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Evangelism - Myers Mott Maggay Linthicum        
Theology

Kingdom Evangelism - A Good Name?

Excerpts from Kingdom- Evangelism, Si-Won Park, 2003

Through my statements on the Kingdom of God in the Old Testament and New Testament, I realize four aspects of the Kingdom of God, which are as follows. First, the reality of the Kingdom of God has been already established by the reign and sovereignty of God for all people in the concrete activity of God in history. Godís will is already expressed in Godís love, justice, and freedom for human history in the past, in the present, and in the future. Second, the Kingdom of God is manifested in the life of Jesus Christ as the messianic life of death and resurrection. Thus, Jesus proclaimed, "The time is fulfilled, and the Kingdom of God is at hand." Third, the Kingdom of God is coming in hope and expectation, which are human responses to Godís love, justice, and freedom for suffering people in history. Through this we realize our partnership with God in history. Finally, we look toward Godís complete reign over heaven and earth, which is the fulfillment of history.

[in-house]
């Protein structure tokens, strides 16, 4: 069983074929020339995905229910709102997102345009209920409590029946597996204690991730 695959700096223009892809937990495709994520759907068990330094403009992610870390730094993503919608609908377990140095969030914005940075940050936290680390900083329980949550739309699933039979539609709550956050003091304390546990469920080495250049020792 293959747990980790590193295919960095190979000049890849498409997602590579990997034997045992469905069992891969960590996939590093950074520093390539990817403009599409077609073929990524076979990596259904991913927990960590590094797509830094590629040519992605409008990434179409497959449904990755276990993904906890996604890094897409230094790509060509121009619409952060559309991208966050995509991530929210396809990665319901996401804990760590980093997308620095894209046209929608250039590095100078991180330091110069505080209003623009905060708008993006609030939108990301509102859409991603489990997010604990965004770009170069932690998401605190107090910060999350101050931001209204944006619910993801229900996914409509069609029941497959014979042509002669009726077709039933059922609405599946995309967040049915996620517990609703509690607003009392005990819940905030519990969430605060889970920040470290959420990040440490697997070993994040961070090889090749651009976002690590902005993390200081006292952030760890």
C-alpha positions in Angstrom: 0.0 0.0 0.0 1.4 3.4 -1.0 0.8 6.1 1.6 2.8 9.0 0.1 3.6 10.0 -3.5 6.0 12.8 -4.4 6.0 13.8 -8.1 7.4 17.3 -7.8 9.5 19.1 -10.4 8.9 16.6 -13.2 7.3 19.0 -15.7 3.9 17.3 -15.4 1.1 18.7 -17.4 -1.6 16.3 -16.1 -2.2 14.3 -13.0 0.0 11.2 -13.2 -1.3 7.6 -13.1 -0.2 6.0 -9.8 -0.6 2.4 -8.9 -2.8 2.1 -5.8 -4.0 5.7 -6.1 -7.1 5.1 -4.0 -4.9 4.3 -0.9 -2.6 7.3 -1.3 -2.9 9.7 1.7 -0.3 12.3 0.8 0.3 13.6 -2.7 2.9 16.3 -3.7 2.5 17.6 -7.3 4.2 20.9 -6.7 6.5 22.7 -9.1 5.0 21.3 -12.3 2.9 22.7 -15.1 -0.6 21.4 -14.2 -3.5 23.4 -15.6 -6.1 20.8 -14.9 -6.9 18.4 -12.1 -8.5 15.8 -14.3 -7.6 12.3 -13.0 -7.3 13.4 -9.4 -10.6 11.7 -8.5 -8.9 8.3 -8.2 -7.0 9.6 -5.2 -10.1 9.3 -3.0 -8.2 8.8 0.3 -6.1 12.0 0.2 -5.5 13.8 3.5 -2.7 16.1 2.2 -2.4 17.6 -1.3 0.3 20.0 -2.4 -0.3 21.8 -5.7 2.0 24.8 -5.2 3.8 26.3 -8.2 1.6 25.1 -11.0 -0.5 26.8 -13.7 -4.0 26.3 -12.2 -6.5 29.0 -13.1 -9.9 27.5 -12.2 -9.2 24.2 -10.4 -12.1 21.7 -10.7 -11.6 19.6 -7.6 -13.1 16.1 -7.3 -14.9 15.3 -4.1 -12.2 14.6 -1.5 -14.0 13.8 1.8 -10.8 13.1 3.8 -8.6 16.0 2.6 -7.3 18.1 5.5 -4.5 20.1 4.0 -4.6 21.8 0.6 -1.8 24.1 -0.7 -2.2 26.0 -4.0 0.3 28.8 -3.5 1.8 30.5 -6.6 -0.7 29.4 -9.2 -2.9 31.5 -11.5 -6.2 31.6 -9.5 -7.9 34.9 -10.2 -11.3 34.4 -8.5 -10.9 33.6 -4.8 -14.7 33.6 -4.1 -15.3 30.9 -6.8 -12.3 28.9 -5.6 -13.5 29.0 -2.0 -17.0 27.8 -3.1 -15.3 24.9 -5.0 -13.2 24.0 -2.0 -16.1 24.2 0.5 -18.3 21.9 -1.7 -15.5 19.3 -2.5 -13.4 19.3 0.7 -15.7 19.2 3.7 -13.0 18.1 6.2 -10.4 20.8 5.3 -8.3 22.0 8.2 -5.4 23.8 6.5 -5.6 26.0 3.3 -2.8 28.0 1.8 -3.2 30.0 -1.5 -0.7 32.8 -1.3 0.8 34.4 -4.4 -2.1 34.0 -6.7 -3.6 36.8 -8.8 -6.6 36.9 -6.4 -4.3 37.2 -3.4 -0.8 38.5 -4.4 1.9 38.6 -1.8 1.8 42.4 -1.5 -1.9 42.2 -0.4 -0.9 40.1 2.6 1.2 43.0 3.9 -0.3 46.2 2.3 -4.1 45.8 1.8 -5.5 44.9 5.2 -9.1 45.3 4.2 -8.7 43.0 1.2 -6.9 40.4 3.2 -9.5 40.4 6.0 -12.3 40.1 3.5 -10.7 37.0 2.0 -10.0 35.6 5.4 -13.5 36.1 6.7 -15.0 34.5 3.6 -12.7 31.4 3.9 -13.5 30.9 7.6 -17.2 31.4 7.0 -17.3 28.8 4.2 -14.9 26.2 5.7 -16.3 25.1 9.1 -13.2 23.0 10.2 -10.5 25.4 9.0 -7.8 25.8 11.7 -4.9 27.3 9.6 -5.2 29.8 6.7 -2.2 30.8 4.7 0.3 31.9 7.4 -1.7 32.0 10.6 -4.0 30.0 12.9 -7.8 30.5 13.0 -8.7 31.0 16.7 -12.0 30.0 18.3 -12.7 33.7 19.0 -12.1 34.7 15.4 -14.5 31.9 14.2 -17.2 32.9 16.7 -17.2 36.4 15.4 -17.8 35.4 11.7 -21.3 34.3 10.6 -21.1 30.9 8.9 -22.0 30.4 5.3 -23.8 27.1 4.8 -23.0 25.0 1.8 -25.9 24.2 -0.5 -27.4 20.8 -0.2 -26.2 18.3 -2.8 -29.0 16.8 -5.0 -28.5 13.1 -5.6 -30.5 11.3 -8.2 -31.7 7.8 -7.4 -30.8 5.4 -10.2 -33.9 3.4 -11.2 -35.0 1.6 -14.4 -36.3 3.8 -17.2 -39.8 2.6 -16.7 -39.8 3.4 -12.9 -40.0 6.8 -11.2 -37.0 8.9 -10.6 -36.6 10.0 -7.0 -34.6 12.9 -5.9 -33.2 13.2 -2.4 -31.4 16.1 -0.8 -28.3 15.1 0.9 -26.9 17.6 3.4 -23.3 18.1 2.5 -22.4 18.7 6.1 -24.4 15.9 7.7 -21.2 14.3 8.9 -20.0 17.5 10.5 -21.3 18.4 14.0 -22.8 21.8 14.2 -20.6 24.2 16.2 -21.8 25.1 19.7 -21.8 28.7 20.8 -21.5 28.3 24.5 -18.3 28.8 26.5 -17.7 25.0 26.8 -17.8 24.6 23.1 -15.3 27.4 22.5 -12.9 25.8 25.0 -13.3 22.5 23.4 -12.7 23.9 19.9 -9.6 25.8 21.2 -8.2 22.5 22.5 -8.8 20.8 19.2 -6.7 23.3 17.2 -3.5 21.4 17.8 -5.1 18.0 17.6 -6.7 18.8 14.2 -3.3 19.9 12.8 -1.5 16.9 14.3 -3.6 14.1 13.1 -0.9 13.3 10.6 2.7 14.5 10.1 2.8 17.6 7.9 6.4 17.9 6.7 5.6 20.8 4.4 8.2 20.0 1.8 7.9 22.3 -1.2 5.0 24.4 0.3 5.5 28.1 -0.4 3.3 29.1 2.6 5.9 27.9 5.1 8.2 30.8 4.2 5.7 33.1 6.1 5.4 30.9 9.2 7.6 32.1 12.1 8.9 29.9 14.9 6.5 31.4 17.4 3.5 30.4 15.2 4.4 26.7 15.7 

From my standpoint, I prefer "Kingdom Evangelism" to "Christian Evangelism" because "evangelism" is a modern word that comes from evangel which means "Good News." We cannot find the words "evangelism" or "evangelization" in the New Testament. But we have the noun evangelion, which means "Good News," "Gospel," or "evangel" in Greek. And we also have the verb evangelizomai which means "to announce good news." It is the biblical understanding of the "Gospel of the Kingdom." That is spoken of in all of the three Gospels. (Matthew, Mark, and Luke). ...

Kingdom Evangelism is neither shamanistic evangelism which sells the cheap grace of religious individualism in the modern disguise of church growth, nor is it a mere human development at the expense of the Gospel. It is evangelism that incorporates the proclamation of the Kingdom and the community development of the unchurched poor through the shared praxis between local church and community.

Therefore, Kingdom Evangelism ultimately asks for a revolution in ecclessiology. Not the church in, and for, itself, but the church in, and for, the world, is at stake in Kingdom Evangelism. This, however, cannot be realized unless a new church is envisioned and put into practice for the Kingdom of God. Ö

A new church born out of Kingdom Evangelism must admit that there is no church under heaven that is "ideology ó free" or "ideology óproof." Kingdom Evangelism involves critical analysis of social structural contradictions. Ö Kingdom Evangelism fights any kind of ideocracy, whether it be socialistic or capitalistic. Yet it must open a room for the free and necessary choice of ideology in the concrete context of human struggle against evil.

 

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